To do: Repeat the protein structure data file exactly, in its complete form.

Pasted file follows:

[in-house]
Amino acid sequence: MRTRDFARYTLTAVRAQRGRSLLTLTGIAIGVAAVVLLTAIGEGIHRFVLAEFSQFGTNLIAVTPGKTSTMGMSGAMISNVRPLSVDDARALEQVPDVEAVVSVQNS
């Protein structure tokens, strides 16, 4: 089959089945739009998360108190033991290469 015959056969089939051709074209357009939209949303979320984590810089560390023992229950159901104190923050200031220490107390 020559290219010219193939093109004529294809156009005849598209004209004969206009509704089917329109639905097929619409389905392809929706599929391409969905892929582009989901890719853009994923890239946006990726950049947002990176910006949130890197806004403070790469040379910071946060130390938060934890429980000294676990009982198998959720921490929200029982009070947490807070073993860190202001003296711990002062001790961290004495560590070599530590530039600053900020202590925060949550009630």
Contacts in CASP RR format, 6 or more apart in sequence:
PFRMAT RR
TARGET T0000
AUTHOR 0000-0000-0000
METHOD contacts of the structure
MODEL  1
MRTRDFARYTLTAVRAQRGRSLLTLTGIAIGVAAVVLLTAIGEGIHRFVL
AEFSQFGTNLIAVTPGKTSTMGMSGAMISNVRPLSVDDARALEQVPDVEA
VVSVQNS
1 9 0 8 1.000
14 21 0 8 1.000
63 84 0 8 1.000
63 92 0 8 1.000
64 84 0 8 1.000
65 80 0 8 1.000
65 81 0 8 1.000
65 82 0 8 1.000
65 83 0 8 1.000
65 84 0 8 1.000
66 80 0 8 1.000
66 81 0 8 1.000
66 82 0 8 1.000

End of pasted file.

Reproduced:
[in-house]
Amino acid sequence: MRTRDFARYTLTAVRAQRGRSLLTLTGIAIGVAAVVLLTAIGEGIHRFVLAEFSQFGTNLIAVTPGKTSTMGMSGAMISNVRPLSVDDARALEQVPDVEAVVSVQNS
């Protein structure tokens, strides 16, 4: 089959089945739009998360108190033991290469 015959056969089939051709074209357009939209949303979320984590810089560390023992229950159901104190923050200031220490107390 020559290219010219193939093109004529294809156009005849598209004209004969206009509704089917329109639905097929619409389905392809929706599929391409969905892929582009989901890719853009994923890239946006990726950049947002990176910006949130890197806004403070790469040379910071946060130390938060934890429980000294676990009982198998959720921490929200029982009070947490807070073993860190202001003296711990002062001790961290004495560590070599530590530039600053900020202590925060949550009630």
Contacts in CASP RR format, 6 or more apart in sequence:
PFRMAT RR
TARGET T0000
AUTHOR 0000-0000-0000
METHOD contacts of the structure
MODEL  1
MRTRDFARYTLTAVRAQRGRSLLTLTGIAIGVAAVVLLTAIGEGIHRFVL
AEFSQFGTNLIAVTPGKTSTMGMSGAMISNVRPLSVDDARALEQVPDVEA
VVSVQNS
1 9 0 8 1.000
14 21 0 8 1.000
63 84 0 8 1.000
63 92 0 8 1.000
64 84 0 8 1.000
65 80 0 8 1.000
65 81 0 8 1.000
65 82 0 8 1.000
65 83 0 8 1.000
65 84 0 8 1.000
66 80 0 8 1.000
66 81 0 8 1.000
66 82 0 8 1.000